[she] was now resting peacefully under evergreen pines and withered grasses five li away; she cared not to join us in our excitement about moving. It was as though she knew that all too soon our happiness would be shattered; perhaps that is why she did not have the heart to come.

The building was a realization of the artist's particular vision and a reaction against the modern aesthetic, as well as an attempt to claim a space for himself within the walls of a building of his own design. He was keenly aware of the increasing clash between urban styles and values and the norms of country life with which he had grown up. Yuanyuan Hall, now really the Yuanyuan Villa, was, as Feng put it himself, 'a work of art in which flesh and soul were in complete sympathy.'

[I]n giving you a physical form, I was particularly concerned to make you a of a piece. Because you were to be situated in an ancient township it was only natural that I did not want to dress you up in Western garb; I chose instead the most suitable Chinese attire so that you could live in harmony with your surrounds. That's also the reason why I didn't fill you with modern furniture. I drew up the designs myself and had carpenters make everything so that you would be of a piece, both inside and out.

A friend offered him a wooden statuette-table of a black man holding a tray of the kind sold in Shanghai department stores for the living room; he turned it down. 'I felt its presence would clash with the spirit of Yuanyuan Hall.... Your essence is one of peace and happiness, and it would be cruel and inhumane to impose a black slave on you.'

I'm convinced that such an item of furniture would cause me too the greatest discomfort. Just think about it: we would be sitting at ease in our seats smoking, drinking tea and chatting, while forcing a puppet to stand by at attention respectfully holding a tray waiting for our tea cups and cigarette butts. It would be most disconcerting. He may not in fact be human, but the thing is in the shape of a man, and we'd constantly feel ashamed of the way we treated him. Such wooden items of furniture are imports from the West, and are surely remnants of their feudal age.

Even during its construction the two-storey building was the subject of local interest, for apart from its generous scale Feng had the builders tear down the original framework when he found the structure was slightly crooked. A firm believer in the influence of the environment on culture, he said, 'I knew that this spacious and bright [building] best suited my own temperament and would act as a stimulus on the innate tendency within our children towards truth, goodness and beauty.' Although no match for the splendours of the luxurious retreats of traditional fame—Shi Chong's Golden Valley Garden and Emperor Qin Shihuang's Epang Palace—nothing, he said, could have induced him to part with it.

In the spring two peach trees in full blossom with multiple flowers stood guard at your entrance. Inside the red balustrades reflected their hue on the whitewashed walls, while the crimson of the roses was highlighted by their green leaves. In the courtyard an inviting swing, under your eaves the tinkle of windchimes. Swallows twittered outside the main hall, the sound of busy-hands and scissors wafted from the windows. I will never forget this peaceful and happy scene.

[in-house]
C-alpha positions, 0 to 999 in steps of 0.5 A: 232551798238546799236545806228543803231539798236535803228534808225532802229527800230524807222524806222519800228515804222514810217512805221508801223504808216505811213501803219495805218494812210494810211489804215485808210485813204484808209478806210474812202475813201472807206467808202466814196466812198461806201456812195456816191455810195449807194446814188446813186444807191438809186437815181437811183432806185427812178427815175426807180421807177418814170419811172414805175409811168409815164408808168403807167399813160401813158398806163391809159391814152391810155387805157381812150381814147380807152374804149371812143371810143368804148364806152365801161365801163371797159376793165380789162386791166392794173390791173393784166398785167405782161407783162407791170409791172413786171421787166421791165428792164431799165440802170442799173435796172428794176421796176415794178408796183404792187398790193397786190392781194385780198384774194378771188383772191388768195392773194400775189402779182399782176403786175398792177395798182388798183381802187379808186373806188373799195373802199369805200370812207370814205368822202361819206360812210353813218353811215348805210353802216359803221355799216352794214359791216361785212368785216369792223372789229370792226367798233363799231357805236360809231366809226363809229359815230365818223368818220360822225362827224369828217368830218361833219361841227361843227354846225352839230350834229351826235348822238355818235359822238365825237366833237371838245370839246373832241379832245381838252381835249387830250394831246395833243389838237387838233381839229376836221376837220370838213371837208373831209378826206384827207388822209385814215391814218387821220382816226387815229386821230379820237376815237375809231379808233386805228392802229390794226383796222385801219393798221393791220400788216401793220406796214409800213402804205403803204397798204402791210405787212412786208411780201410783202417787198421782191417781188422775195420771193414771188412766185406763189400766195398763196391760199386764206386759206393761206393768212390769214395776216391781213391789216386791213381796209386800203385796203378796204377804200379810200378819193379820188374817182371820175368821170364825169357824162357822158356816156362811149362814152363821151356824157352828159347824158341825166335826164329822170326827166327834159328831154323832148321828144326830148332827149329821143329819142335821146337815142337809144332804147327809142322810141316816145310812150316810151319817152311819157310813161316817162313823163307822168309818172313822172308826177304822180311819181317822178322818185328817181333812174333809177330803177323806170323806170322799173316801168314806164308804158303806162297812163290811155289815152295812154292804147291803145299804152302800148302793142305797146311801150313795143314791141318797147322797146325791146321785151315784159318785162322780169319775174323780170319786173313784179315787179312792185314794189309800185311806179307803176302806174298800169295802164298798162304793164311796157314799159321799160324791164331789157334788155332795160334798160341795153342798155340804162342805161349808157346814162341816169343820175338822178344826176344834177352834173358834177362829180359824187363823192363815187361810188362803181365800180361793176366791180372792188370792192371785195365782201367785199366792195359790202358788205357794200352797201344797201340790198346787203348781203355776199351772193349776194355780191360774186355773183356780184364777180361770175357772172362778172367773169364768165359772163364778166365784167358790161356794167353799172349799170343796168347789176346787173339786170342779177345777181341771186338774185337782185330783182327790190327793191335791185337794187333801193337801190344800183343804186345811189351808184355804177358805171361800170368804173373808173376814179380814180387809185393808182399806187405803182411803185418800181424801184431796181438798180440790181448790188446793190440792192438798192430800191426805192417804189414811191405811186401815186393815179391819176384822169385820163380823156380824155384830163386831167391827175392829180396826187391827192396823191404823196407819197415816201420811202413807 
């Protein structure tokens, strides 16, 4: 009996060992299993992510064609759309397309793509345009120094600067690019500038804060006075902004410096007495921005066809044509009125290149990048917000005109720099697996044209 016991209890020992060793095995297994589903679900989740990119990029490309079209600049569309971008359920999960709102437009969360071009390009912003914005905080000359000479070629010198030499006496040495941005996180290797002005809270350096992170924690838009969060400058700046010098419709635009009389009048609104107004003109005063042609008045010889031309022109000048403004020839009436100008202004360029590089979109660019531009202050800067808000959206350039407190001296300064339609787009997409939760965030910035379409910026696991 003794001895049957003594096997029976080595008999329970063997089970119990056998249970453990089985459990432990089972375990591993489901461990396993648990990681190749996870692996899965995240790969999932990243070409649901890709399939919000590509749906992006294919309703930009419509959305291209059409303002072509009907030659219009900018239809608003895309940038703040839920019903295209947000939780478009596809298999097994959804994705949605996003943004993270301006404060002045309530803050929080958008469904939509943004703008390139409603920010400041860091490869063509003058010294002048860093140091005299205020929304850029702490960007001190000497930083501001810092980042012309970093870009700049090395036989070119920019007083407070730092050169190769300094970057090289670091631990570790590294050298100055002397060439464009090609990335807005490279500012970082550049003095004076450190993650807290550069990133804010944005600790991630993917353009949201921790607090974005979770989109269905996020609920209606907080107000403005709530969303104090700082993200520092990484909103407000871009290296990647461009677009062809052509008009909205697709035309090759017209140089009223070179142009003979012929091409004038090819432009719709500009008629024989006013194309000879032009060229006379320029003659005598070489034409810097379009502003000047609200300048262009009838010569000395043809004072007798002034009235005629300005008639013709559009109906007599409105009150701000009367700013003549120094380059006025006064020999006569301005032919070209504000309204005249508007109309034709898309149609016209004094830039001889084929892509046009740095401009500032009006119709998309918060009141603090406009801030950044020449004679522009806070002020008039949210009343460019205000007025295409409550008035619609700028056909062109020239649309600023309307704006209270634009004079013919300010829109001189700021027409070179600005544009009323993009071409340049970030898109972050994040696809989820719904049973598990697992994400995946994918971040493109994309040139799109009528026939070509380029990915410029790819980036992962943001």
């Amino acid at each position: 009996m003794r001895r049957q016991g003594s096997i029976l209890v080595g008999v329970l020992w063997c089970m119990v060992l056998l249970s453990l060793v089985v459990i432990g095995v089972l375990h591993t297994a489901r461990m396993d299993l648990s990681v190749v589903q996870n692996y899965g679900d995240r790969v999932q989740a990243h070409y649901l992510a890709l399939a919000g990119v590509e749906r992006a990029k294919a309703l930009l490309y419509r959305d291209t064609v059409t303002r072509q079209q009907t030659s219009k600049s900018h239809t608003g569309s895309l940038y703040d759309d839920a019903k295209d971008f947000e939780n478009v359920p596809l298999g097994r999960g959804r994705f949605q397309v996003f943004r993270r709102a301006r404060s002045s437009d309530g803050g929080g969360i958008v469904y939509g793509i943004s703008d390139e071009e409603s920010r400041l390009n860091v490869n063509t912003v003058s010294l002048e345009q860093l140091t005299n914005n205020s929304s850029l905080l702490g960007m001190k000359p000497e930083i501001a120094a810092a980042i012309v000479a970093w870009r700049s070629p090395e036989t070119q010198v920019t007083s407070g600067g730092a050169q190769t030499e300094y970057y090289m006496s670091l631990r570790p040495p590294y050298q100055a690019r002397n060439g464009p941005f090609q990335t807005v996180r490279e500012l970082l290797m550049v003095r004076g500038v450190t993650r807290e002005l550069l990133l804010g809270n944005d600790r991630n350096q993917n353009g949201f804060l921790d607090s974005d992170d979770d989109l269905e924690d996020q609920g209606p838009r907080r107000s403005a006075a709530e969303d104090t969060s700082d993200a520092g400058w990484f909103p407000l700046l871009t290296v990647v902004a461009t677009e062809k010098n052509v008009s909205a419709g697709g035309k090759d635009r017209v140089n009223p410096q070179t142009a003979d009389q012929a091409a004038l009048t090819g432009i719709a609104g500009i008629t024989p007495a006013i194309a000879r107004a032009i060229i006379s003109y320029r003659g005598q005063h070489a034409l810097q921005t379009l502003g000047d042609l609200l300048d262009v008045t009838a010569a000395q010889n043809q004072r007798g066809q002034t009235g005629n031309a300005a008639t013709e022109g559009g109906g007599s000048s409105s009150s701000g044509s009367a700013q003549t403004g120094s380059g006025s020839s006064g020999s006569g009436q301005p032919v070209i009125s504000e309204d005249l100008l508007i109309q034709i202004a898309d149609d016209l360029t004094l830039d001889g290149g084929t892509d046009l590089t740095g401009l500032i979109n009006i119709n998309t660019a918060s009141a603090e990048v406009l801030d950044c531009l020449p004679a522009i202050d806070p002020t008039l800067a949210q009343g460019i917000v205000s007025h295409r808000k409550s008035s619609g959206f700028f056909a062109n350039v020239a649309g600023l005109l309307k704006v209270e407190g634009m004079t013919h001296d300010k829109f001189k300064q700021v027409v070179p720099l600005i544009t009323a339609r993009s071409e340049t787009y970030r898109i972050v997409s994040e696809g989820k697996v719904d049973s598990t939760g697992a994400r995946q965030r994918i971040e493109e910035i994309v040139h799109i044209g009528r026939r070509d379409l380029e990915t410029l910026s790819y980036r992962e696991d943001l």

In the summer, the bright cherries and the green banana leaves created a brilliant contrast, while hinting to all the ultimate truth of impermanence. The delicate shade of the lush grape vine curling over the trellis reflected into the house and tinged everything and everyone with a pale green light, adding thereby a painterly sheen to our lives. Through the slats of the bamboo screens over the windows the movement of people cast fleeting shadows, while the sound of laughter and chatter from the swing reached us inside. Someone would pass by with baskets of freshly-picked honey peaches, and then soon after there would be the seasonal 'Drunken Pears' from Tongxiang. Outside the call went out: 'We're cutting the watermelon!' In an instant a tribe of brothers and sisters would come streaming forth from all the rooms, both upstairs and down. At dusk a guest would be offered a drink at a small table set up in the shade of the banana tree. I will never forget those joy-filled times.

In the autumn the banana leaves grew so long and tall that they reached over the wall, and cast a canopy of shade inside the courtyard. The ladder at the foot of the grape trellis was always occupied by children scampering up it for the ripe fruit; the small table in front of the window always had a plate of grapes on offer. At night the bright moonlight shone down on our lofty dwelling, the ground lit up as though it were a lake of light. The autumn insects called out in chorus, a symphony for those now at rest in bed. I will never forget those peaceful and leisurely days.

In the winter the south-facing main hall was filled with sunlight. A large pot of water on the charcoal brazier was always on the boil, ready for tea. The whole family would gather around the dining table in the bright light to enjoy the winter-husked rice at lunchtime. It got so hot that we'd all start sweating and have to loosen our clothing. Under the eves of the corridor outside there would be piles of sun-dried taro, in the corner a few large earthen jars of newly-fermented rice wine; in the kitchen there was a store of home-made dried beancurd. On Saturday the children stayed up late while I sat writing. We'd heat some sticky-rice cakes on the stove, or warm ginkgo fruit to stave off the hunger of the wintry night. I will never forget the intimate and relaxed delights quwei of that season.

In the small township of Shimenwan, Yuanyuan Hall stood out, to use Feng's own words, like 'a crane among chickens.' It was the very expression that the Japanese Sinologist and translator of Feng's essays Yoshikawa Kôjirô would later use to describe the artist: 'He stands out amidst the clamorous and argumentative mob of Shanghai-style litterateurs today as does a crane in a brood of chickens.' Eventually, Zikai would comment that by standing tall the crane was inevitably making itself an easy target, although unlike the humble chicken it could take to the skies to avoid the butcher's knife.

—from Geremie R. Barmé, An Artistic Exile, a life of Feng Zikai (1898-1975), Berkeley: University of California Press, 2002.


For the notes to this excerpt, please consult the published book.